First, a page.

An Israeli police officer demonstrates a laser defense system designed to intercept explosives-laden balloons launched from the Gaza Strip into Israel, on the Israeli Gaza border, Aug. 30, 2020. (Tsafrir Abayov/AP File Photo)
JERUSALEM — Israel's new laser missile defense system has successfully intercepted mortars, rockets and anti-tank missiles in recent tests, Defense Minister Benny Gantz said Thursday.
The Israeli-made laser system, designed to complement a series of aerial defense systems such as the costly Iron Dome deployed by Israel, will be operational “as soon as possible,” Gantz said.
The goal is to deploy the laser systems around Israel's borders over the next decade, Gantz added. The tests took place last month in the Negev Desert.
Prime Minister Naftali Bennett said in February that Israel would begin using the system within a year, sending a message to archenemy Iran.
Gantz said the laser system would be part of "an efficient, inexpensive, and innovative protection umbrella.”
Israel has already developed or deployed a series of systems meant to intercept everything from long-range missiles to rockets launched from just a few kilometers (miles) away. It has also outfitted its tanks with a missile-defense system.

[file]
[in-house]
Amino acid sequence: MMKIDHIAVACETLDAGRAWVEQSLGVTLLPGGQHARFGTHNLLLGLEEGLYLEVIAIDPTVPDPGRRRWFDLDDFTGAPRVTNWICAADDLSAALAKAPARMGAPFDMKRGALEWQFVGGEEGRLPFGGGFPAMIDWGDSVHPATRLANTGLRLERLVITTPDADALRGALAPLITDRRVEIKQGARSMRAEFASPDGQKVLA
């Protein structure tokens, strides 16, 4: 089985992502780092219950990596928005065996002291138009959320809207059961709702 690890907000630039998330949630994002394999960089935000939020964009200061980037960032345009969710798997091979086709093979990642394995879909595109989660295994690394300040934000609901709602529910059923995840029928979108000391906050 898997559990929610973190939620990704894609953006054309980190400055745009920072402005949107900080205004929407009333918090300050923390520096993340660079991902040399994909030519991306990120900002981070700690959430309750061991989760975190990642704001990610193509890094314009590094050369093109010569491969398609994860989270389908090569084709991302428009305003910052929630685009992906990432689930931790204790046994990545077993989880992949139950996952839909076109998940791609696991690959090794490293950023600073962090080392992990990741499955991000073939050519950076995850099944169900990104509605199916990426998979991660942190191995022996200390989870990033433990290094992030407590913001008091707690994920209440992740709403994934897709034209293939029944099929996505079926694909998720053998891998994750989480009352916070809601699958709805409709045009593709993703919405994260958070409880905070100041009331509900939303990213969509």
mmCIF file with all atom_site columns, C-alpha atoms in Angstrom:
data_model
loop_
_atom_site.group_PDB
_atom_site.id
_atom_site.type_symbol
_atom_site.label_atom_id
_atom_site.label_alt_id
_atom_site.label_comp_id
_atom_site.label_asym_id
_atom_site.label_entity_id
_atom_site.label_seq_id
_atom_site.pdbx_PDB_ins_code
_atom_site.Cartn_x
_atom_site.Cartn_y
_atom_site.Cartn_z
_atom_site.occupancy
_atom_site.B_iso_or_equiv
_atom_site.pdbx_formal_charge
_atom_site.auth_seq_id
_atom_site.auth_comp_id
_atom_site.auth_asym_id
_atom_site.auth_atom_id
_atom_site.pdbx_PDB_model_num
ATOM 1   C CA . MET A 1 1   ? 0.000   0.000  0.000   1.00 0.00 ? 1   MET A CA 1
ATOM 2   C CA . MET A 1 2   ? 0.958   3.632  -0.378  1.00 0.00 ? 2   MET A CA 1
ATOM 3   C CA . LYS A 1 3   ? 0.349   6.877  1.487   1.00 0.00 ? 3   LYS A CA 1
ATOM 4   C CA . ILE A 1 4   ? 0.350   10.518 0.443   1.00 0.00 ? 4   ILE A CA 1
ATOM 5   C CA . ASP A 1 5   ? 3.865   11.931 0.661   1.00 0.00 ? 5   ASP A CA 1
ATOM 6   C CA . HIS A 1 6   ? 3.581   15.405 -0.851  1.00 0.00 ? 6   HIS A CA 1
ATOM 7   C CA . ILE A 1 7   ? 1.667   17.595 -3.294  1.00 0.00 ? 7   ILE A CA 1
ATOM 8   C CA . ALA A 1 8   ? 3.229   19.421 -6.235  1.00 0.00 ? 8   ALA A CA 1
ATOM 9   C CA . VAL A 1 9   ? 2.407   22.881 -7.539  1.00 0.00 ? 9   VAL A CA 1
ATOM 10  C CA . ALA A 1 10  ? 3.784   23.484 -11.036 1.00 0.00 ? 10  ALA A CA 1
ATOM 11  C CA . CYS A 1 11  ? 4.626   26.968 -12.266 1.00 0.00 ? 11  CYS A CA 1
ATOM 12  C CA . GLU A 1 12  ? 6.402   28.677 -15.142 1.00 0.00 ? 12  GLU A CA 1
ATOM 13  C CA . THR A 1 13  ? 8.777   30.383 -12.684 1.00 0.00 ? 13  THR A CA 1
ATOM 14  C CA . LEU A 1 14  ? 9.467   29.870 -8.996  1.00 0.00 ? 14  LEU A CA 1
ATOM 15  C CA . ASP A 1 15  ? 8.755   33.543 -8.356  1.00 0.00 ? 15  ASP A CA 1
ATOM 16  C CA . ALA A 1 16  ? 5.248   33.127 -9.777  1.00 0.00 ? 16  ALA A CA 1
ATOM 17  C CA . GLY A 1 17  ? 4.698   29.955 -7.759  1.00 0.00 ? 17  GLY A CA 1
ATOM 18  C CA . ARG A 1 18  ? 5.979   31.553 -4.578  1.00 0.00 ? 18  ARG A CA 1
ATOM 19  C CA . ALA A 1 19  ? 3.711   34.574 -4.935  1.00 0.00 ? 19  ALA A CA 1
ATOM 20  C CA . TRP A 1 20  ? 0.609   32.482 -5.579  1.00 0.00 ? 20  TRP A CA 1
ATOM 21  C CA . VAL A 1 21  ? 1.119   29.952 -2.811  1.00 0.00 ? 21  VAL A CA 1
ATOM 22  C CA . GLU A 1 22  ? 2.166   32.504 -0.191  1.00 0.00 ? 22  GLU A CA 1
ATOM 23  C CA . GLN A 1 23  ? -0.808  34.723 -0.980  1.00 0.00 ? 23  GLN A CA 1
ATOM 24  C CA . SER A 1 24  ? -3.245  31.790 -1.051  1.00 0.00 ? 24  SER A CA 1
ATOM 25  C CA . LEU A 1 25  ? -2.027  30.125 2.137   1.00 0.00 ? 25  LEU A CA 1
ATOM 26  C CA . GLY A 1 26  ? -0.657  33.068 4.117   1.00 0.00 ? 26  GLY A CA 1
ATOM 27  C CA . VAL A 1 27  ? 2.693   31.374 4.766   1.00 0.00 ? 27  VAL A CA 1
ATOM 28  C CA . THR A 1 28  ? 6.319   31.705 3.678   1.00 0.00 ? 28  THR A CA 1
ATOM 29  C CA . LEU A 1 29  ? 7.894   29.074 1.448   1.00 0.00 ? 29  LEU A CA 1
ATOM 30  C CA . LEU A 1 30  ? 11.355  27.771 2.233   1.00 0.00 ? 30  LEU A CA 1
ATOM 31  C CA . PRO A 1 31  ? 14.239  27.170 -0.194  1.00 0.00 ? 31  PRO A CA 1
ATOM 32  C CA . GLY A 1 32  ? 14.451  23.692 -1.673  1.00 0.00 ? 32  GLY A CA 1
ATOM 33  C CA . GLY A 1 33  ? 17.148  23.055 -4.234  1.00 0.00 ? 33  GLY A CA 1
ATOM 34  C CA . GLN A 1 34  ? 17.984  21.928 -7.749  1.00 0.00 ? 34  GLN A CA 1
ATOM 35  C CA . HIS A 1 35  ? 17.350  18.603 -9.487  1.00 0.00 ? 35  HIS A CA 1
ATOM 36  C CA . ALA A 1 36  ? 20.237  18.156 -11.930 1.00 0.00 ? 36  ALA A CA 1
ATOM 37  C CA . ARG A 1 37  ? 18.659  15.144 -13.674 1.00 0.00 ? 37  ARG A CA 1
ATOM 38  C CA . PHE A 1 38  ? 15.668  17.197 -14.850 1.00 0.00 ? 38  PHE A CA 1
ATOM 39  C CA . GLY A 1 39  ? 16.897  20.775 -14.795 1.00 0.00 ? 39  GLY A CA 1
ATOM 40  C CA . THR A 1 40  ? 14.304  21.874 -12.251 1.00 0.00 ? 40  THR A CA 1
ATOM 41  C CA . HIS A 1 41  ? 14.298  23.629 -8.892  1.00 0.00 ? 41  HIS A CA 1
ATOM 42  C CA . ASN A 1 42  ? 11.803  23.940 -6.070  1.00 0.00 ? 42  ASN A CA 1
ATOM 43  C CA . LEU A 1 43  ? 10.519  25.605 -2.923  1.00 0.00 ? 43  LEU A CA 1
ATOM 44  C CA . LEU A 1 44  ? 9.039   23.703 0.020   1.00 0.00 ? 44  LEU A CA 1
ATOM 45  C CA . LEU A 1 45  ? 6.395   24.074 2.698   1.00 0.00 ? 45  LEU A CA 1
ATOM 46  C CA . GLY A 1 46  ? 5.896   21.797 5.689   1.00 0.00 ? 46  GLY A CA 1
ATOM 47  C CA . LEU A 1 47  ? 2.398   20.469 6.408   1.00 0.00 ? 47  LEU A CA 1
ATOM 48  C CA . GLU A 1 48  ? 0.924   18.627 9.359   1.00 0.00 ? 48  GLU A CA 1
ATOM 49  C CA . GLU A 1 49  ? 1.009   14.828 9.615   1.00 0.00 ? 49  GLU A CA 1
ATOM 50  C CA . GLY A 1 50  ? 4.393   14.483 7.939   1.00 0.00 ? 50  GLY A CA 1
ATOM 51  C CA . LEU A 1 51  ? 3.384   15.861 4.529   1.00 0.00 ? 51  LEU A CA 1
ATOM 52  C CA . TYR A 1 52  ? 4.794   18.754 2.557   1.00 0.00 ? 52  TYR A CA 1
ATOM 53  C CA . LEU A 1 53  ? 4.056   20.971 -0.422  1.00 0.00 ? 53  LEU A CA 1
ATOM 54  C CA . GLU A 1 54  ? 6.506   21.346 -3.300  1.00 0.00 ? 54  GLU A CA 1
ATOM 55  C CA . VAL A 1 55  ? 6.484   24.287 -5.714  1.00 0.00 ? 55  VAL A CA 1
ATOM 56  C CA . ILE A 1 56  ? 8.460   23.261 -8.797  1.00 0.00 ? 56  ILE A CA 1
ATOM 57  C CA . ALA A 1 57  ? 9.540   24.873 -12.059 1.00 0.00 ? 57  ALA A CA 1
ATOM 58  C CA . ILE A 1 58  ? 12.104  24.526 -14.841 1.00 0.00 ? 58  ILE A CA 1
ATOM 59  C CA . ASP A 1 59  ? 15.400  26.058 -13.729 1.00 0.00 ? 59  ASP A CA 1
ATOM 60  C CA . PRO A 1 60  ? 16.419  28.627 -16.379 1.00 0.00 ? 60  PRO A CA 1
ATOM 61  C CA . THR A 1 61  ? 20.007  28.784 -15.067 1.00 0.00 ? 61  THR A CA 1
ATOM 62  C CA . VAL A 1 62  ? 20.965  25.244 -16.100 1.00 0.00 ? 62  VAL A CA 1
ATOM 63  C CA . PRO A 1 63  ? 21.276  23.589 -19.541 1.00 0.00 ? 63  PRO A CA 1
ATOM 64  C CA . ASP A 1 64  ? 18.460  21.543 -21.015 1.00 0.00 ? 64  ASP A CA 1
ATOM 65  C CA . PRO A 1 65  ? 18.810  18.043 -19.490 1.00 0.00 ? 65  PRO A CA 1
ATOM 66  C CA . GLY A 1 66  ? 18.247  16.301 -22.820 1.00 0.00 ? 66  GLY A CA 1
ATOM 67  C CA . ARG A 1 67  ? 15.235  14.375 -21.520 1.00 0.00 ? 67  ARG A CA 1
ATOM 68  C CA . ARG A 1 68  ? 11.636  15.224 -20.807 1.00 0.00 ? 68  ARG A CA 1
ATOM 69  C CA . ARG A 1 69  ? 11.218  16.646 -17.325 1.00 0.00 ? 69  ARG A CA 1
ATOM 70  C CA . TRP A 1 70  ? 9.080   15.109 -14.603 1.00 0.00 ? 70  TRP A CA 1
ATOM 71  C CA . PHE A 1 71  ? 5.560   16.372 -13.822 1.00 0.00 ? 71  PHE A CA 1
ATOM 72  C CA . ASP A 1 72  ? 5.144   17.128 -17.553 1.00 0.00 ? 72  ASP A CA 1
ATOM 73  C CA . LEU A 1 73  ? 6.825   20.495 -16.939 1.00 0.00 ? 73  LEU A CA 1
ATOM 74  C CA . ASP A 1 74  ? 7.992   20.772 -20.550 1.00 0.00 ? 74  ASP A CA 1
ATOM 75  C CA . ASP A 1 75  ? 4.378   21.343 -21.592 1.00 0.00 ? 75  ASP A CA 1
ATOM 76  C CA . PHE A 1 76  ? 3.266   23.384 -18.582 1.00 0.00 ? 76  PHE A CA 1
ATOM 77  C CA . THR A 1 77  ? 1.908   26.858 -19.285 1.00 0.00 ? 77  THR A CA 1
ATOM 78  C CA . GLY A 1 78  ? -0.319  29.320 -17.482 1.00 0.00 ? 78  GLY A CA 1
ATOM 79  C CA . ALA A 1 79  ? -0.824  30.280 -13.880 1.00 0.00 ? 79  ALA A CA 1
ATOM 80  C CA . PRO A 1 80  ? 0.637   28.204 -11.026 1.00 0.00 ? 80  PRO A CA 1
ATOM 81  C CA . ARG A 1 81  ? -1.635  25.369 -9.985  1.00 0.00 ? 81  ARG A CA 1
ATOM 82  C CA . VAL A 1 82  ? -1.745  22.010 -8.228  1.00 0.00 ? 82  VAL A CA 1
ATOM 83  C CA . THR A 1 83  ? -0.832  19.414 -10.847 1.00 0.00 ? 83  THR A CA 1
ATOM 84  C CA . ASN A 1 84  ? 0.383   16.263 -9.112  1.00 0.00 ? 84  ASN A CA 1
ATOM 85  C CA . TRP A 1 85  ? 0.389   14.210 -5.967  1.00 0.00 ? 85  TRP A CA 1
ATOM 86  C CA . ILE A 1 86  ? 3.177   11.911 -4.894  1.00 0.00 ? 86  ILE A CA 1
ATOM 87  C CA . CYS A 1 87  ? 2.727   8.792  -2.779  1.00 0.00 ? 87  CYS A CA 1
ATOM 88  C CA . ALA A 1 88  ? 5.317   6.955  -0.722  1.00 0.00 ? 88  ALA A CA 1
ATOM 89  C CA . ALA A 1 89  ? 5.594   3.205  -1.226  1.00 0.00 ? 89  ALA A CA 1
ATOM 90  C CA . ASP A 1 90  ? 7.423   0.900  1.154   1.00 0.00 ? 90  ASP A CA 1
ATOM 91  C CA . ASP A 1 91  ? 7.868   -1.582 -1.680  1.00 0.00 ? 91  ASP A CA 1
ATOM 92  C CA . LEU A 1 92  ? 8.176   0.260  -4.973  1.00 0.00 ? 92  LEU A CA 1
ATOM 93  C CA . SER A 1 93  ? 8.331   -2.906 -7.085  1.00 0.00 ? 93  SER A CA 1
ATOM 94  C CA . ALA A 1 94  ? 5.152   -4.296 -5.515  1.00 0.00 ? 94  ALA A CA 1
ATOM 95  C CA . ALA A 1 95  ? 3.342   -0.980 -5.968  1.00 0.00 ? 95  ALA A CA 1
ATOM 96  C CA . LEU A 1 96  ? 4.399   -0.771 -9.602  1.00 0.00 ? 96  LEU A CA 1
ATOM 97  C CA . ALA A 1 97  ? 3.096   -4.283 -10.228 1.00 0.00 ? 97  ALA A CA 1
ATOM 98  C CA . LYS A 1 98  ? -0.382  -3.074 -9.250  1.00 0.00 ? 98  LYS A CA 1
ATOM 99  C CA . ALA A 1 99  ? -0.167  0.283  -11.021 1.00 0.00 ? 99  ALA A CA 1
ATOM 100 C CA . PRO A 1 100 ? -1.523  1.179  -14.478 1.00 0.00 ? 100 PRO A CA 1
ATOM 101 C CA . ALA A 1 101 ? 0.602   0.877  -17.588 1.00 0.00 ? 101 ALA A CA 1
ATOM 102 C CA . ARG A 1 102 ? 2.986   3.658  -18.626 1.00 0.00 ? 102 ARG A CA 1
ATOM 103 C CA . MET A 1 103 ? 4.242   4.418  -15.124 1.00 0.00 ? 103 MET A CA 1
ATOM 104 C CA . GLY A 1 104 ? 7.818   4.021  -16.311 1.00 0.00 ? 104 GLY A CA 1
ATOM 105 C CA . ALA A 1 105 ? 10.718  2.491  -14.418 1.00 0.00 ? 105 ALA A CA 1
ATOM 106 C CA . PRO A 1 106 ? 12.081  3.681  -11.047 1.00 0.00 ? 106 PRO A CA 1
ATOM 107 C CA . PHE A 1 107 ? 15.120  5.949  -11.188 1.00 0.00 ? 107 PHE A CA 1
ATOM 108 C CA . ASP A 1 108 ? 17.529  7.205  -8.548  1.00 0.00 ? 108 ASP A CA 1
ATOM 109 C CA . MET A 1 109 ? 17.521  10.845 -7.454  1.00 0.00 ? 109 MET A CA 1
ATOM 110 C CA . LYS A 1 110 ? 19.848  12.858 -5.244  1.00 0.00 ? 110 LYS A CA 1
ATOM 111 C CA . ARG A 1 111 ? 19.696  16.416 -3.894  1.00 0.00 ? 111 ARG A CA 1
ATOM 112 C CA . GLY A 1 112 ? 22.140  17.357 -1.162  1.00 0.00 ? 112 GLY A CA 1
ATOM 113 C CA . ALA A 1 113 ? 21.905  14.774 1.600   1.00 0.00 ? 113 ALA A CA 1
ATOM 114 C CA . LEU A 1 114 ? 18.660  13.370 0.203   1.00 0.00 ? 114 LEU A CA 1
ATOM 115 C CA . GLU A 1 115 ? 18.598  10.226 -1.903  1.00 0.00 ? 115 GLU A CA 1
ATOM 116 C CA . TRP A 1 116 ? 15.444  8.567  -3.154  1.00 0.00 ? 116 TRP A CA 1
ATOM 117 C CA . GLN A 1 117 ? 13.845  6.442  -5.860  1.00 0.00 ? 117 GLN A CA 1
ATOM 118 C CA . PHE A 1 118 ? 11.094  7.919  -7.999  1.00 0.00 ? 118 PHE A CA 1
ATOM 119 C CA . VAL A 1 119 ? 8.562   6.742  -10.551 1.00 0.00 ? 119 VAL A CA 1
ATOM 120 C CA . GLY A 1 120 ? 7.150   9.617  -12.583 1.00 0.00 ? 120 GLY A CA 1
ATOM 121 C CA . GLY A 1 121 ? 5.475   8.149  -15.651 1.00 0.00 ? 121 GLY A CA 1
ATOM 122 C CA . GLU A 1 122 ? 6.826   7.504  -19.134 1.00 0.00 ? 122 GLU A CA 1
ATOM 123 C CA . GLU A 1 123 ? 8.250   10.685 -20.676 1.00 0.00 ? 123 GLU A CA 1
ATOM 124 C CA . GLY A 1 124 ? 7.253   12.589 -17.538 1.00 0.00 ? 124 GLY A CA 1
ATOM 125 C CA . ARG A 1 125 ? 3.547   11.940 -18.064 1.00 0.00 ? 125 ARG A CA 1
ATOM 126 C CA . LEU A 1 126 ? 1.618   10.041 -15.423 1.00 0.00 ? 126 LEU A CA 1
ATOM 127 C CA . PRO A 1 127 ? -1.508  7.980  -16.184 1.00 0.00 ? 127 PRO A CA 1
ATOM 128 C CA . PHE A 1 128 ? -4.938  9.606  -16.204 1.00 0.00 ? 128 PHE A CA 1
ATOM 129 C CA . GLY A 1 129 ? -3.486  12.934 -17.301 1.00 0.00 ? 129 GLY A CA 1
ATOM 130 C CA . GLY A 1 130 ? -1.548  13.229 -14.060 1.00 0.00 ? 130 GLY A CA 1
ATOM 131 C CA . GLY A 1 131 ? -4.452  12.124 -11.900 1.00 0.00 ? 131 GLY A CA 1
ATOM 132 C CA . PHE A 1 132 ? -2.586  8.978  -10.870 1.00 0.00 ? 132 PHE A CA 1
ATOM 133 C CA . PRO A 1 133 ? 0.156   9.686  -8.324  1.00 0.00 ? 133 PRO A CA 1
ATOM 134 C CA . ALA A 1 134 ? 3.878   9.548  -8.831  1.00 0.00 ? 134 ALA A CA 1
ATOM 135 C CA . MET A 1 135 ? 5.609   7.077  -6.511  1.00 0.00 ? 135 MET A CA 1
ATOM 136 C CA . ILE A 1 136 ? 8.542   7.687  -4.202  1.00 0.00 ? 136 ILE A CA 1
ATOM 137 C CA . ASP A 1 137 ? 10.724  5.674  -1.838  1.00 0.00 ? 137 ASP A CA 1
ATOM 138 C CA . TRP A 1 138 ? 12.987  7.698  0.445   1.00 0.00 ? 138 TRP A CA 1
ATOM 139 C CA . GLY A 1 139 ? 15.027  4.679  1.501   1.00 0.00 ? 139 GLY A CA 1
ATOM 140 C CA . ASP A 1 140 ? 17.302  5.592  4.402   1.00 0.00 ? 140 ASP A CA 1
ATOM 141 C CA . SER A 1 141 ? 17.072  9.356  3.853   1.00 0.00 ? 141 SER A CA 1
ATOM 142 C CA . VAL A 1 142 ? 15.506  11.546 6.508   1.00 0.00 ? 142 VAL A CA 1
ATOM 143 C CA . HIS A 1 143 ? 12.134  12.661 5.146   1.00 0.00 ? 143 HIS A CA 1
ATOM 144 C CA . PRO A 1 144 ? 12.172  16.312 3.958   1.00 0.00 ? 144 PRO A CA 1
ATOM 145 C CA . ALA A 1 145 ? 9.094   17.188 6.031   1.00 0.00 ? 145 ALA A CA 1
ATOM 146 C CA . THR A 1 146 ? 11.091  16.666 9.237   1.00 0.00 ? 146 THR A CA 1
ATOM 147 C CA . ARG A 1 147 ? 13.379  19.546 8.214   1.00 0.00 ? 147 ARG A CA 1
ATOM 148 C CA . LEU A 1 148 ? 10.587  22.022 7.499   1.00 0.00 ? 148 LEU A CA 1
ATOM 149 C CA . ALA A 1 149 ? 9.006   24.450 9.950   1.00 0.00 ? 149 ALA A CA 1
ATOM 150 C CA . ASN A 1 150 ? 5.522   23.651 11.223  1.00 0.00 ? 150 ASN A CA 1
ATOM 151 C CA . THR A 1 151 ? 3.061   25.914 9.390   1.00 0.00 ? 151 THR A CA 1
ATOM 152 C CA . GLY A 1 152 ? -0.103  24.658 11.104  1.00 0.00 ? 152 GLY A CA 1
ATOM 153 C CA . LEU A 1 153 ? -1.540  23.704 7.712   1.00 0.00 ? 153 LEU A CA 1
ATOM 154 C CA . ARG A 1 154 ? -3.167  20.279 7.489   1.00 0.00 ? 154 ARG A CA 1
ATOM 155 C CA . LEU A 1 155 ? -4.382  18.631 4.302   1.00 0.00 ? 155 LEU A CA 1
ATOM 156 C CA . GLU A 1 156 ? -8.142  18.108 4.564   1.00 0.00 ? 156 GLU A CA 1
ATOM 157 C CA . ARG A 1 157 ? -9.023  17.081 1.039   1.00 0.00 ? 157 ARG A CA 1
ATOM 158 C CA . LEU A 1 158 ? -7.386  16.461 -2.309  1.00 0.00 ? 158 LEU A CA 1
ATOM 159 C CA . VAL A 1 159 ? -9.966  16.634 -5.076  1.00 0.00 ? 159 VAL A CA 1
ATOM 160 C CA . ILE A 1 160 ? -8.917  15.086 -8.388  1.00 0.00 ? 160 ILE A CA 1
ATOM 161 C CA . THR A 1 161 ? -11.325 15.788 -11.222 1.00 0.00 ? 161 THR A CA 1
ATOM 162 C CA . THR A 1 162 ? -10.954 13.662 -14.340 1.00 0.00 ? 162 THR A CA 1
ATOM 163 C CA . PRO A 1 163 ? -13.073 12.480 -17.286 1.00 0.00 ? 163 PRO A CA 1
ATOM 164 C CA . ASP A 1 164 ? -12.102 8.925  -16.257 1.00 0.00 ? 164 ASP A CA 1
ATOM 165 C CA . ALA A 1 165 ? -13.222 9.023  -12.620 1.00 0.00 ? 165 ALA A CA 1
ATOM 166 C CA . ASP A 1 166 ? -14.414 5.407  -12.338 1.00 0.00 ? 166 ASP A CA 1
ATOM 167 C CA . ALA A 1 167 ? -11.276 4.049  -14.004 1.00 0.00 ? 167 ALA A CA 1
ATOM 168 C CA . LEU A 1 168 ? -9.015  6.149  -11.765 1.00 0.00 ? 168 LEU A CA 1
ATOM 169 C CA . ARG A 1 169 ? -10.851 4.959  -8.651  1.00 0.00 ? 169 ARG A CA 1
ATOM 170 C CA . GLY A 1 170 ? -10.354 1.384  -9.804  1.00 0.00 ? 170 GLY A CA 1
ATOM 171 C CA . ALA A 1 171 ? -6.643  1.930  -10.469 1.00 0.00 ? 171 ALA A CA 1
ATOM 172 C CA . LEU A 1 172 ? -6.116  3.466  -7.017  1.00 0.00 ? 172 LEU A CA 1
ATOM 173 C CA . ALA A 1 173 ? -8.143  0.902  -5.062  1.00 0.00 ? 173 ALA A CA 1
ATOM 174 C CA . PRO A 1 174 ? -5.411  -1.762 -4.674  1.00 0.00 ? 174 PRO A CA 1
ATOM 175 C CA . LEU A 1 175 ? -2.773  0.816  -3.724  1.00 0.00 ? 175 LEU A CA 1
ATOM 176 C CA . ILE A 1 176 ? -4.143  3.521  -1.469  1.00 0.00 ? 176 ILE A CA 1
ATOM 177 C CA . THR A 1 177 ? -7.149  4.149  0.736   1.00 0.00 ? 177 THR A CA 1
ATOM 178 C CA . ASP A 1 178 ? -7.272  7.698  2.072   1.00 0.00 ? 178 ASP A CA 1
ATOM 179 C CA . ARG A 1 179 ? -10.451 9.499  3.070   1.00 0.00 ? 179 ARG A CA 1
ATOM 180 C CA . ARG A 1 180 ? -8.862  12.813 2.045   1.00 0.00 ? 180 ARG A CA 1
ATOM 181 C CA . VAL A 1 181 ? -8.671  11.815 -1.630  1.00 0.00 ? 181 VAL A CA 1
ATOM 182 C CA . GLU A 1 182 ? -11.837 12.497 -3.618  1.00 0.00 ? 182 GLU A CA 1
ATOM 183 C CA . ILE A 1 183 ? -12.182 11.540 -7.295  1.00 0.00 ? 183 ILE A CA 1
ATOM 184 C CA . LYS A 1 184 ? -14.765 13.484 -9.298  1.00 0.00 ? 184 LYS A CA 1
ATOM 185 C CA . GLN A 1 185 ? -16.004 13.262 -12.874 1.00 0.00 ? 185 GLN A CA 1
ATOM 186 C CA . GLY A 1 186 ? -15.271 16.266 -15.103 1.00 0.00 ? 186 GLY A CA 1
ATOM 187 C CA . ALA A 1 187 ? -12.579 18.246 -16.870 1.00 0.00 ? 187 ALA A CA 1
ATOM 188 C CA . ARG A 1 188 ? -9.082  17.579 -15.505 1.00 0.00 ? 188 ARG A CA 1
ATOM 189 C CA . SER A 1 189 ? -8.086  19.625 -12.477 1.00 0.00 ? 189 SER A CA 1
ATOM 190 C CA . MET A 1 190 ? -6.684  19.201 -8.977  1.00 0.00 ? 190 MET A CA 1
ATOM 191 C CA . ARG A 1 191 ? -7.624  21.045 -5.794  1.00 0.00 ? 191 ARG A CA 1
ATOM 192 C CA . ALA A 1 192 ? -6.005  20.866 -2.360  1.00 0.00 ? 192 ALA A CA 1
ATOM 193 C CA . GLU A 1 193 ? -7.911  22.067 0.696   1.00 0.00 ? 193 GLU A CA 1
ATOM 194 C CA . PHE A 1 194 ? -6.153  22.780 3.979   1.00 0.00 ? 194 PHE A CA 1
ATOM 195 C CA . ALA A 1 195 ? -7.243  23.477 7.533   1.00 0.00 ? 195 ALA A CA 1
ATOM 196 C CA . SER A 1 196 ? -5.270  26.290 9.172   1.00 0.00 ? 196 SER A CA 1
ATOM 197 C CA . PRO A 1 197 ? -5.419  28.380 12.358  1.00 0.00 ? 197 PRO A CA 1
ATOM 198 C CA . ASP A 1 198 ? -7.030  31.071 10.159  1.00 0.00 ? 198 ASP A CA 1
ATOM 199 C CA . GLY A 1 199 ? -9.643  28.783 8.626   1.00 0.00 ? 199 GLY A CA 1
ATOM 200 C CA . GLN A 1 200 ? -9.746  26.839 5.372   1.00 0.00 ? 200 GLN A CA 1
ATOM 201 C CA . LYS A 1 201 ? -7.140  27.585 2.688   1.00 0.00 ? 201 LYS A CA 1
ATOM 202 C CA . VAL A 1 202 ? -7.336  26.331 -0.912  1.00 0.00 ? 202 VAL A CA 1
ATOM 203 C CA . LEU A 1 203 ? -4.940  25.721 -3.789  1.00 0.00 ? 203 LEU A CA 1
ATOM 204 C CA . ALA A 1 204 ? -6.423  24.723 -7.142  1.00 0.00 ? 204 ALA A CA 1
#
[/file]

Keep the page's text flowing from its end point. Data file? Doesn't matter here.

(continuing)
Little is known about the laser system’s effectiveness, but it is expected to be deployed on land, in the air and at sea.
The announcement came near the anniversary of the 11-day Israel-Gaza war, in which Gaza's ruling Hamas militant group fired more than 4,000 rockets toward Israel.
Israel said its Iron Dome defense system has been a great success, with a 90% interception rate against incoming rocket fire. But officials say the system is expensive to deploy, and the new laser defense will be much more cost-effective.
The Defense Ministry released a short video showing what it said were successful interceptions of rockets, mortars and an unmanned aerial vehicle. The video, which was highly edited and includes music, appeared to show a laser beam coming out of a ground station, hitting the targets and smashing them into small pieces.
Thursday's announcement came as talks on restoring Iran's tattered nuclear deal with world powers have stalled. Israel opposes the deal, saying it does not do enough to curb Iran's nuclear program or its military activities across the region, and Israeli officials have said they will unilaterally do what's necessary to protect the country.
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